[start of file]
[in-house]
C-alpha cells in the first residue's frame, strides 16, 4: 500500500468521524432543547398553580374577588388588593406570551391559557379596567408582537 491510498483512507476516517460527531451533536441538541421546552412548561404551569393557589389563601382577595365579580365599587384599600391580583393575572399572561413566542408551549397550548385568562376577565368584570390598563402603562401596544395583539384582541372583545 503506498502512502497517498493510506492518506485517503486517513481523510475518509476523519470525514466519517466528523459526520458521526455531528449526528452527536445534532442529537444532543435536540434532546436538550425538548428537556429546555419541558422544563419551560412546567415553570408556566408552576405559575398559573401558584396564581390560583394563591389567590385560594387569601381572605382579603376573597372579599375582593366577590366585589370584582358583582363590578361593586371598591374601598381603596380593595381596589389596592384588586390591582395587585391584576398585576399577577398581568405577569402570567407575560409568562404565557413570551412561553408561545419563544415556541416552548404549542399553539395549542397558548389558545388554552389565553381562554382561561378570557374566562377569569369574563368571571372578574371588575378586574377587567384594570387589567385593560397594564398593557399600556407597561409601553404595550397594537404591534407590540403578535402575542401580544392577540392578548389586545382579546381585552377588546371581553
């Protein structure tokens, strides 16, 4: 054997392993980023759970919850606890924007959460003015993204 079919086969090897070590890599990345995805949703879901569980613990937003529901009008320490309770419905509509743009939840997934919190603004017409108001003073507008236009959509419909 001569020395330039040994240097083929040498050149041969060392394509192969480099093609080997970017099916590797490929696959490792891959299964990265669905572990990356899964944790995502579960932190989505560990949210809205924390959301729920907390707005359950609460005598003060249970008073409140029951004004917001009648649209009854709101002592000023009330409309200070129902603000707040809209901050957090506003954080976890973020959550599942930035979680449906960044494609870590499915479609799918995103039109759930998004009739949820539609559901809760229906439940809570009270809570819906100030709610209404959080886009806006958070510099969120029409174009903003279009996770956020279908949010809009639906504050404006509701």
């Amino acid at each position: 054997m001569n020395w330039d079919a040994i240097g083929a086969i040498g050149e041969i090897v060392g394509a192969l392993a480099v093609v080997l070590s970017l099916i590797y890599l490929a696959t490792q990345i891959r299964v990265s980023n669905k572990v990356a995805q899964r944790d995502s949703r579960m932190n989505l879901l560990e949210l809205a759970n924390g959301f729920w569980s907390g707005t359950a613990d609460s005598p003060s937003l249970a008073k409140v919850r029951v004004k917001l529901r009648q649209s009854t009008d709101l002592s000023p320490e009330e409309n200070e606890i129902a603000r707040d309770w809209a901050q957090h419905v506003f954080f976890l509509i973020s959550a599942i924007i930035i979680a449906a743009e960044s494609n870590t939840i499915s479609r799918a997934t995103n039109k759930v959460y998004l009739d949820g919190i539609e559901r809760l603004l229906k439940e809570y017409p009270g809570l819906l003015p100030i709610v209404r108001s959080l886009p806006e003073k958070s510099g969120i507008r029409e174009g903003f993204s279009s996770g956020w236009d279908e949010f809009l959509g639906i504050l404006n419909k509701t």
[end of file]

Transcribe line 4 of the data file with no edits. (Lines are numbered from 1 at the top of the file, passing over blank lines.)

């Amino acid at each position: 054997m001569n020395w330039d079919a040994i240097g083929a086969i040498g050149e041969i090897v060392g394509a192969l392993a480099v093609v080997l070590s970017l099916i590797y890599l490929a696959t490792q990345i891959r299964v990265s980023n669905k572990v990356a995805q899964r944790d995502s949703r579960m932190n989505l879901l560990e949210l809205a759970n924390g959301f729920w569980s907390g707005t359950a613990d609460s005598p003060s937003l249970a008073k409140v919850r029951v004004k917001l529901r009648q649209s009854t009008d709101l002592s000023p320490e009330e409309n200070e606890i129902a603000r707040d309770w809209a901050q957090h419905v506003f954080f976890l509509i973020s959550a599942i924007i930035i979680a449906a743009e960044s494609n870590t939840i499915s479609r799918a997934t995103n039109k759930v959460y998004l009739d949820g919190i539609e559901r809760l603004l229906k439940e809570y017409p009270g809570l819906l003015p100030i709610v209404r108001s959080l886009p806006e003073k958070s510099g969120i507008r029409e174009g903003f993204s279009s996770g956020w236009d279908e949010f809009l959509g639906i504050l404006n419909k509701t």